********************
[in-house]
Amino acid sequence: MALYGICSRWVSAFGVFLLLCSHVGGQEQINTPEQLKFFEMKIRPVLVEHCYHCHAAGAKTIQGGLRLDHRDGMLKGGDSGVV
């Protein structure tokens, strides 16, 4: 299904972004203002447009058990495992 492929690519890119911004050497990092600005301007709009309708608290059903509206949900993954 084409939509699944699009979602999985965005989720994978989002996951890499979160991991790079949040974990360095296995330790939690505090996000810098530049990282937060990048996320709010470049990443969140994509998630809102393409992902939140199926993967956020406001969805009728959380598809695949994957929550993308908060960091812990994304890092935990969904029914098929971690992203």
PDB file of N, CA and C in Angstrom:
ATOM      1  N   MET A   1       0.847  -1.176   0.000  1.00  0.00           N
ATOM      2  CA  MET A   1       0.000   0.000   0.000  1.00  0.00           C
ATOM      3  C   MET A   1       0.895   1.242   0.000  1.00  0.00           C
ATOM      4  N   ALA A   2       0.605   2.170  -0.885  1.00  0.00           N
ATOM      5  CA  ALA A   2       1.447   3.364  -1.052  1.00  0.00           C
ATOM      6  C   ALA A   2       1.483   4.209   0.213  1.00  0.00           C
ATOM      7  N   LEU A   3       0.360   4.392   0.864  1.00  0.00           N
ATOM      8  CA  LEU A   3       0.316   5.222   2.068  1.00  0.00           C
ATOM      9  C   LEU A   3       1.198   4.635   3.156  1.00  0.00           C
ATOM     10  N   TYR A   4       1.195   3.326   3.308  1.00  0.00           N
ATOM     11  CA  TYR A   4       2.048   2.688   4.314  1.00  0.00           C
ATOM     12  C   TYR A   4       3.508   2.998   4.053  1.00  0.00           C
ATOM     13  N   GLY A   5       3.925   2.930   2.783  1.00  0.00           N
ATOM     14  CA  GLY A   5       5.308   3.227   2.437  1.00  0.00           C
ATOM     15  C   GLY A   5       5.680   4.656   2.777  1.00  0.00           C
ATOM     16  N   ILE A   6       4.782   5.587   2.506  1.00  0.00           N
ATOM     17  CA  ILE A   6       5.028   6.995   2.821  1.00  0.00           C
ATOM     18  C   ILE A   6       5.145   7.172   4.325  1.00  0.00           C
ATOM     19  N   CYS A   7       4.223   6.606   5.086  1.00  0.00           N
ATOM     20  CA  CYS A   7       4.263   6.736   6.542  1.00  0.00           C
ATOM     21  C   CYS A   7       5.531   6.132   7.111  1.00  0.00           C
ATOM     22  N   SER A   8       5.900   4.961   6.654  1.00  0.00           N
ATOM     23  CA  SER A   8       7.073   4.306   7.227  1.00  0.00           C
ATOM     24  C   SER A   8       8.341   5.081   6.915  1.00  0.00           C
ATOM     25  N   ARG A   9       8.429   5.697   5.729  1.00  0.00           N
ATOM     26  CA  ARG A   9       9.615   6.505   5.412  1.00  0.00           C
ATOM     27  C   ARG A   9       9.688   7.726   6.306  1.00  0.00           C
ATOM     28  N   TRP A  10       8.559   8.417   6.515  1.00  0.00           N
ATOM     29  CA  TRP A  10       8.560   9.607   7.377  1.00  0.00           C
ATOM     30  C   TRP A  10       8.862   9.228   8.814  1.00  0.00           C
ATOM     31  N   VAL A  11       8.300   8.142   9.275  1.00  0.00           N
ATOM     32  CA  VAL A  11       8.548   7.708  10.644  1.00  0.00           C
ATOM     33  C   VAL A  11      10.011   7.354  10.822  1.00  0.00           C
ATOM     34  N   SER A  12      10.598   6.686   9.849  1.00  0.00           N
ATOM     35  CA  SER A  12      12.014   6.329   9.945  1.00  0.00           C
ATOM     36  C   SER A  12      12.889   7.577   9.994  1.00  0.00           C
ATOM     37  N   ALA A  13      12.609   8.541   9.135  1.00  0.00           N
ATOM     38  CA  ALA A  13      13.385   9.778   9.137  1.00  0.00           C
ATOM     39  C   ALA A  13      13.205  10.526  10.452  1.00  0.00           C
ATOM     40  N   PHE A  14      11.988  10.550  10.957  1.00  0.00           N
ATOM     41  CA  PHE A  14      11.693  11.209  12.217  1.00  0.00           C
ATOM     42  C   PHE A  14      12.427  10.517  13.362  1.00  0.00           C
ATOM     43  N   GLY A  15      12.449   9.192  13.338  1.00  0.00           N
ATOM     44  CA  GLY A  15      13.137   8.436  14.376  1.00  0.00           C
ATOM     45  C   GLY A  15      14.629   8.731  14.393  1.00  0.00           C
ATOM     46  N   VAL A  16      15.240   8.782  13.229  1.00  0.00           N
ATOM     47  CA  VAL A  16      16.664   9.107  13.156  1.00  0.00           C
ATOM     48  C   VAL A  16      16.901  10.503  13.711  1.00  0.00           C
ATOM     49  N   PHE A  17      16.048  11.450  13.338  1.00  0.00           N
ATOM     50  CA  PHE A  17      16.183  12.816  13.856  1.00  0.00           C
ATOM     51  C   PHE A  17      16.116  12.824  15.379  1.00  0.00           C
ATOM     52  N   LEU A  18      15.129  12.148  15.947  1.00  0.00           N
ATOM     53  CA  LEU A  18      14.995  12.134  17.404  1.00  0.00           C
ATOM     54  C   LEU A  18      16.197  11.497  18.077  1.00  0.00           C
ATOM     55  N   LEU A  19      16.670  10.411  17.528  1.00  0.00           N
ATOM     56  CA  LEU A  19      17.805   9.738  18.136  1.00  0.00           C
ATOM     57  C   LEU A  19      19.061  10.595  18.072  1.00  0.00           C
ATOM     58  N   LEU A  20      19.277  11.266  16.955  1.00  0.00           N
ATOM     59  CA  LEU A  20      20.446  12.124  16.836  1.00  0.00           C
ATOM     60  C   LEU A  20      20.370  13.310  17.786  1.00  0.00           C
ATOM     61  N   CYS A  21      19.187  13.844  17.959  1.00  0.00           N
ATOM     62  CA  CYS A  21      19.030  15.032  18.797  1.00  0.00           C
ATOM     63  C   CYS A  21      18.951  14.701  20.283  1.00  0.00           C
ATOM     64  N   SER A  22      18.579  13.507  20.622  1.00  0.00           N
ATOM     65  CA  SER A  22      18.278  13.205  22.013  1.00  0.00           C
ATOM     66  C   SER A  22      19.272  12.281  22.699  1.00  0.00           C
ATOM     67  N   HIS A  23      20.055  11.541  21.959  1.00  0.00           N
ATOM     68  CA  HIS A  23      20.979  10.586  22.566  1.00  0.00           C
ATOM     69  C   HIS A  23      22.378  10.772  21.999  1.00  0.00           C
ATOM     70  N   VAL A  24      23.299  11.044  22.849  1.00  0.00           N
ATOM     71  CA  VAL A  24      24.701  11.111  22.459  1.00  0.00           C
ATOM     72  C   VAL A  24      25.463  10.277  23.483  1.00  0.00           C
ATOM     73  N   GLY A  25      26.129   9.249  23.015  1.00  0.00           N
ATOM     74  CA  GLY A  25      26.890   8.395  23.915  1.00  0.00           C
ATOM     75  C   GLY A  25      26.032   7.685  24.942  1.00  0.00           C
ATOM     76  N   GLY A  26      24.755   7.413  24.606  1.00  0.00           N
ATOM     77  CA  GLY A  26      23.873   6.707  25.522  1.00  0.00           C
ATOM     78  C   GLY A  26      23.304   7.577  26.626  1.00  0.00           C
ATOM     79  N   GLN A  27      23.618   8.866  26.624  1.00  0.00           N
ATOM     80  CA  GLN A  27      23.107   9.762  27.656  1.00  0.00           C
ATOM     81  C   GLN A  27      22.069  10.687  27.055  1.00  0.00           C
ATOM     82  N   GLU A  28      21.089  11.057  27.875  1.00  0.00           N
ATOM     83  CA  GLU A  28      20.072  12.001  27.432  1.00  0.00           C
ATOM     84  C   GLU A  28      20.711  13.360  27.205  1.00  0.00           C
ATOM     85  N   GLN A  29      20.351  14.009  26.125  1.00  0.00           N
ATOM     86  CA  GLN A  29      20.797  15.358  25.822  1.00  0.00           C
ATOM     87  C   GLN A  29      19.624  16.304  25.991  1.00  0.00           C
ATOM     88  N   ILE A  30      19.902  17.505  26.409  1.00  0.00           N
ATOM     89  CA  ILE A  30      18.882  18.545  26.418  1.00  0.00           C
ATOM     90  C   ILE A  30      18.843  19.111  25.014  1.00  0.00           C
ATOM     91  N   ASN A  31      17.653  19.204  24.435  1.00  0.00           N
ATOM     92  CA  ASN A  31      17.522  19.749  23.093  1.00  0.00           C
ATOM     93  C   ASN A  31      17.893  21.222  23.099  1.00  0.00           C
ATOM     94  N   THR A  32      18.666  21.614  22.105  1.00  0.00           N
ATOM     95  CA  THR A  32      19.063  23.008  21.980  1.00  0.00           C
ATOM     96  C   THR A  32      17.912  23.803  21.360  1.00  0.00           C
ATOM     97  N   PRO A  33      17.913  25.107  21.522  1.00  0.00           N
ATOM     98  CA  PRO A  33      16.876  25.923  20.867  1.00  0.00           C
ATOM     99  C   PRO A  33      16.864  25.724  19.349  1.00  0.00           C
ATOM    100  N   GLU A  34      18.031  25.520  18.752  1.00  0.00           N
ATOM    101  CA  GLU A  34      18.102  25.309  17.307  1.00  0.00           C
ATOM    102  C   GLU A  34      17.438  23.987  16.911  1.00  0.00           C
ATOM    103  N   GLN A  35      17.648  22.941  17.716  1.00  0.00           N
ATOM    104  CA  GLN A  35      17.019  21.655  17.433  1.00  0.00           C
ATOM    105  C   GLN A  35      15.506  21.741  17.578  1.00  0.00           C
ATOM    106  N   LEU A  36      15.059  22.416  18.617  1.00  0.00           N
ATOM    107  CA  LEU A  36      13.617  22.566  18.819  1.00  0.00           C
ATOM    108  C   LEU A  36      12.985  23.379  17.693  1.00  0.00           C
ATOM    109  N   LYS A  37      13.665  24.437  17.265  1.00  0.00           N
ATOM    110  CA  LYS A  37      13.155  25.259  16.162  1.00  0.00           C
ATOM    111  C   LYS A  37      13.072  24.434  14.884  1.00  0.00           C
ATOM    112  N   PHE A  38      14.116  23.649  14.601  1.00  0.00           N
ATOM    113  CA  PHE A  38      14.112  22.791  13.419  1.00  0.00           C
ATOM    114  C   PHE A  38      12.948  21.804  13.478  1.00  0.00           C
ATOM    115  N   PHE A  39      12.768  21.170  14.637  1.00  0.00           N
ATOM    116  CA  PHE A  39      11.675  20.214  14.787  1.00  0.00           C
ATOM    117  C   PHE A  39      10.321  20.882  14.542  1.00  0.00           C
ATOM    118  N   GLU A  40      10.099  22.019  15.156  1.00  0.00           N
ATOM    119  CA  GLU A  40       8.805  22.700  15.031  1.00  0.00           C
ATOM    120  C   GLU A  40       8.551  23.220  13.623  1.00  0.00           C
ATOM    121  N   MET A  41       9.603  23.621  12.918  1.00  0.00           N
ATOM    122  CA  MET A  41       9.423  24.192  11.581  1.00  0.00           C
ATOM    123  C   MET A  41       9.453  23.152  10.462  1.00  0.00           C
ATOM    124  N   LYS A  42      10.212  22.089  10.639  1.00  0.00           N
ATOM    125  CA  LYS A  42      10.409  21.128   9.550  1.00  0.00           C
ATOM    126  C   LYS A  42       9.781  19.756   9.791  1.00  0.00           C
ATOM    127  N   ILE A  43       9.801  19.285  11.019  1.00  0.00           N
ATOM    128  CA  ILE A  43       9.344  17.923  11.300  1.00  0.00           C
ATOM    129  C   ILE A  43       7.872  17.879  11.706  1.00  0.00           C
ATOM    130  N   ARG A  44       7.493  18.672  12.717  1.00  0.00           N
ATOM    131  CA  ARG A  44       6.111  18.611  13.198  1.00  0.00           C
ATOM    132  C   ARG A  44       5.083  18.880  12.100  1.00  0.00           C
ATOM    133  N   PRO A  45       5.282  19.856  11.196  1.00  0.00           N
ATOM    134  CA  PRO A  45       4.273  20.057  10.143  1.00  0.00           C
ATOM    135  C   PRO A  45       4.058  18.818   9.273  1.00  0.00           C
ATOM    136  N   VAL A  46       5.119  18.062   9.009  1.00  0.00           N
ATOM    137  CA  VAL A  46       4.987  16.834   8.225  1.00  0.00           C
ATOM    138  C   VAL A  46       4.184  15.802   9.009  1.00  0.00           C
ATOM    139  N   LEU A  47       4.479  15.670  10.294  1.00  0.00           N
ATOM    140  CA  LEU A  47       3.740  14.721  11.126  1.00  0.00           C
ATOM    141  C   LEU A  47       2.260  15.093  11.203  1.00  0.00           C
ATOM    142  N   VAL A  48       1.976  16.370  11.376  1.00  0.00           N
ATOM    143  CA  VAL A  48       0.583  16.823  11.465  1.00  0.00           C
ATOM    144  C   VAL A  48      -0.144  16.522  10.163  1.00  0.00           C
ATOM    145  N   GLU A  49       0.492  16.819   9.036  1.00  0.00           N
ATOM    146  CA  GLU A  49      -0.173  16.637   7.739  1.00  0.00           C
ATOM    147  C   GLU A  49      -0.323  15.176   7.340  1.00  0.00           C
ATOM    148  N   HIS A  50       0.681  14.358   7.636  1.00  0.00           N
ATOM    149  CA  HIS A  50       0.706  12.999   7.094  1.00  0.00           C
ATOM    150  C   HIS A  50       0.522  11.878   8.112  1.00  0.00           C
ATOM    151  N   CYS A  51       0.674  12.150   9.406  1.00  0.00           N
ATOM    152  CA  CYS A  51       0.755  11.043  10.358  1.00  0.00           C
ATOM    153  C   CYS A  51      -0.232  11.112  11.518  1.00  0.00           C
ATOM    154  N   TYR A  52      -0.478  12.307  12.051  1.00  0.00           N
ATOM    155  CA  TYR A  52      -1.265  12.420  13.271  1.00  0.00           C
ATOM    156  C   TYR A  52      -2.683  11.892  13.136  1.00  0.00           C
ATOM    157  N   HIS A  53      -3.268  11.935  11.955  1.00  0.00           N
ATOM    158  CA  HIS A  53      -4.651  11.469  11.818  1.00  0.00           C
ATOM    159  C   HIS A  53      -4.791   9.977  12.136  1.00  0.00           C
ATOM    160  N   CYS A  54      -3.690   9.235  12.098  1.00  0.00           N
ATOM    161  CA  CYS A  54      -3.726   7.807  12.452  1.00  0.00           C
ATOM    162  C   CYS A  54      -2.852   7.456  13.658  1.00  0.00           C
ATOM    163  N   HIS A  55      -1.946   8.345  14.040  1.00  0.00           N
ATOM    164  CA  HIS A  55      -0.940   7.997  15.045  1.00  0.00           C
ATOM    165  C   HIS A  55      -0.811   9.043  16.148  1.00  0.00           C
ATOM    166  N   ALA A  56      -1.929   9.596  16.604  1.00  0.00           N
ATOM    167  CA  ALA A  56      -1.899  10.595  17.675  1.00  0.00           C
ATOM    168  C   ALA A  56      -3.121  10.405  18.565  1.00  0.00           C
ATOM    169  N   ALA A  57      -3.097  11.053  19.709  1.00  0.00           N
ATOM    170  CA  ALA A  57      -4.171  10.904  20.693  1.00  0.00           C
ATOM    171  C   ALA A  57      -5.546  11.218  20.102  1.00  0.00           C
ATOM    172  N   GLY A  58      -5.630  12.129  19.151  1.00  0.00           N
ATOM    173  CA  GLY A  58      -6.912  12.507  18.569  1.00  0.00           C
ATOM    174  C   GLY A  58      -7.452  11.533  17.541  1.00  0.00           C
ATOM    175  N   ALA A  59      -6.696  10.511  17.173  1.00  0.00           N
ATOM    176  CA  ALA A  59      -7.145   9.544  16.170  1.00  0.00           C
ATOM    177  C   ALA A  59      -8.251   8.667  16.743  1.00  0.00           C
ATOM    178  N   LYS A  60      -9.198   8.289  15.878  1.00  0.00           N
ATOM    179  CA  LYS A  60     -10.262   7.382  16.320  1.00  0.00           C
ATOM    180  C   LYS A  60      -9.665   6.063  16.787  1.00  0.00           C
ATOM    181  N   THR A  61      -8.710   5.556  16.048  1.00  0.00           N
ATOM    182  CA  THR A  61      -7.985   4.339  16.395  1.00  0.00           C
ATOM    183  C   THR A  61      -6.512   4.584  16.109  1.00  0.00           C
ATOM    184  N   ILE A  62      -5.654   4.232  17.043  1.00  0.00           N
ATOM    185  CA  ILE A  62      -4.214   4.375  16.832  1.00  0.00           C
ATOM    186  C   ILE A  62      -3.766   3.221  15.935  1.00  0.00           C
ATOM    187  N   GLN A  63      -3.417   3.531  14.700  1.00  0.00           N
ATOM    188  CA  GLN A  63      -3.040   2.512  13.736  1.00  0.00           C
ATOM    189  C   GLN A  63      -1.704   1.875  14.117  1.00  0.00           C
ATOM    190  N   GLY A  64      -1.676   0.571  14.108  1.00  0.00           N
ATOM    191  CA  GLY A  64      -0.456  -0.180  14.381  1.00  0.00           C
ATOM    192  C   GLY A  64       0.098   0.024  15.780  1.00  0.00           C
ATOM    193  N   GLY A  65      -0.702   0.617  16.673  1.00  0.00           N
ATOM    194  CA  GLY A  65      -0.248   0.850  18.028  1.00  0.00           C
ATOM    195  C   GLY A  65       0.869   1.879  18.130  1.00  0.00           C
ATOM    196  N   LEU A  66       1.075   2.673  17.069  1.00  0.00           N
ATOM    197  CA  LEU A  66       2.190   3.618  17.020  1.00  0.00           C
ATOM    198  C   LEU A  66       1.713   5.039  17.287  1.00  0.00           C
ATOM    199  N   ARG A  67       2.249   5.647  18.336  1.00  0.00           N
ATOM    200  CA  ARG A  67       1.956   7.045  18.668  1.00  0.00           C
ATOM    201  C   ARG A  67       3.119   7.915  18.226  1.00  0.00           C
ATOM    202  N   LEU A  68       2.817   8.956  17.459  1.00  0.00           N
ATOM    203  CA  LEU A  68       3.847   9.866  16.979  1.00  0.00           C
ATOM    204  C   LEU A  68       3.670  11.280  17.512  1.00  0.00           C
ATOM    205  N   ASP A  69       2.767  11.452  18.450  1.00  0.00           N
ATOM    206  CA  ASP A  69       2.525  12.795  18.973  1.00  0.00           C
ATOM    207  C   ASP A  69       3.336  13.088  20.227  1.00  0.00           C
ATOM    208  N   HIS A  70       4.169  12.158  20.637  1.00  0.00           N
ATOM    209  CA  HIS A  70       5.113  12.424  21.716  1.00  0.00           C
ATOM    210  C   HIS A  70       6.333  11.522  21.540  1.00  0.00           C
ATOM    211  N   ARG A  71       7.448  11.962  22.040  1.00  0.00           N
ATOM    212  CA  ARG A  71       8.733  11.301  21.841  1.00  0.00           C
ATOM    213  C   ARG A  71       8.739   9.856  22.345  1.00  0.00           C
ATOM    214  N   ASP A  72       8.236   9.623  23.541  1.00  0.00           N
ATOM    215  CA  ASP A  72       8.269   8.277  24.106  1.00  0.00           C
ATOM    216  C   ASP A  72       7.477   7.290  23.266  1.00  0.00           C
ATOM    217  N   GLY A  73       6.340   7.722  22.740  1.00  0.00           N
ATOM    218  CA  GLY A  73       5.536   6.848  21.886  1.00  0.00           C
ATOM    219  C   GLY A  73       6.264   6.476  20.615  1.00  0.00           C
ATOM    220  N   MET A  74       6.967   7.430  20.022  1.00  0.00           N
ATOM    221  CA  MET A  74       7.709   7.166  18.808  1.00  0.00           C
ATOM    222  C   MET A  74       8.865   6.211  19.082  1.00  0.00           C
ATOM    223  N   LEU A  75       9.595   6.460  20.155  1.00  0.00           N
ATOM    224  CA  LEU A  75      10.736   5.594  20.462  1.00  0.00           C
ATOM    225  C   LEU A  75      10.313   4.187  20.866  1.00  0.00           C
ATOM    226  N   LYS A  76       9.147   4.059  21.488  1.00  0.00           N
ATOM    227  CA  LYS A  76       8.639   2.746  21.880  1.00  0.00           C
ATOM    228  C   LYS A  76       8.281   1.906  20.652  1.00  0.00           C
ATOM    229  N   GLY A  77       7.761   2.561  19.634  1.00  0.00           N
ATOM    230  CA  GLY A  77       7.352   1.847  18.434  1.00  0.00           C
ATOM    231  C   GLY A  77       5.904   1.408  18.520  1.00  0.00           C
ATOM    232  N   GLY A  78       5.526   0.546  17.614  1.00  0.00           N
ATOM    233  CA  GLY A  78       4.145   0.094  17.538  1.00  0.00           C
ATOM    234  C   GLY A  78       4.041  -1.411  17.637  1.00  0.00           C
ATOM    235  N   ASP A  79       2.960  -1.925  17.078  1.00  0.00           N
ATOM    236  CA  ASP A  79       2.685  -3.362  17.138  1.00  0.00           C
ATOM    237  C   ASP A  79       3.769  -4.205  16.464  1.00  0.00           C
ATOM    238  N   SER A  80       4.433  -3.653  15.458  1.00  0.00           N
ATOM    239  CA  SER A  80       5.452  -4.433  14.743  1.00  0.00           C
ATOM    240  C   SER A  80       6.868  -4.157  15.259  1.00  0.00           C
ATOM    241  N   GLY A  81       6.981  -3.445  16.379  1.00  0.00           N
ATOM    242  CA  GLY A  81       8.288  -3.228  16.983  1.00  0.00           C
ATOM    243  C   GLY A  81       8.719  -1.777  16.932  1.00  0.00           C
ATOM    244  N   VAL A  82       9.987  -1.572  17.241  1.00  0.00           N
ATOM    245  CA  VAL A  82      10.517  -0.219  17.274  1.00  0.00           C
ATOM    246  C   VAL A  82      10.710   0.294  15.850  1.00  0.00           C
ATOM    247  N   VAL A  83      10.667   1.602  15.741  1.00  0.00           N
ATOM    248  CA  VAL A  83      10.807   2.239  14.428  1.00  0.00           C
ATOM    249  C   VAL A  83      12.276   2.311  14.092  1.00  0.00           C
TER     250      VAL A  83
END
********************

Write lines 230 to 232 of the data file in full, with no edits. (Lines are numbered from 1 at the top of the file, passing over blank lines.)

ATOM    226  N   LYS A  76       9.147   4.059  21.488  1.00  0.00           N
ATOM    227  CA  LYS A  76       8.639   2.746  21.880  1.00  0.00           C
ATOM    228  C   LYS A  76       8.281   1.906  20.652  1.00  0.00           C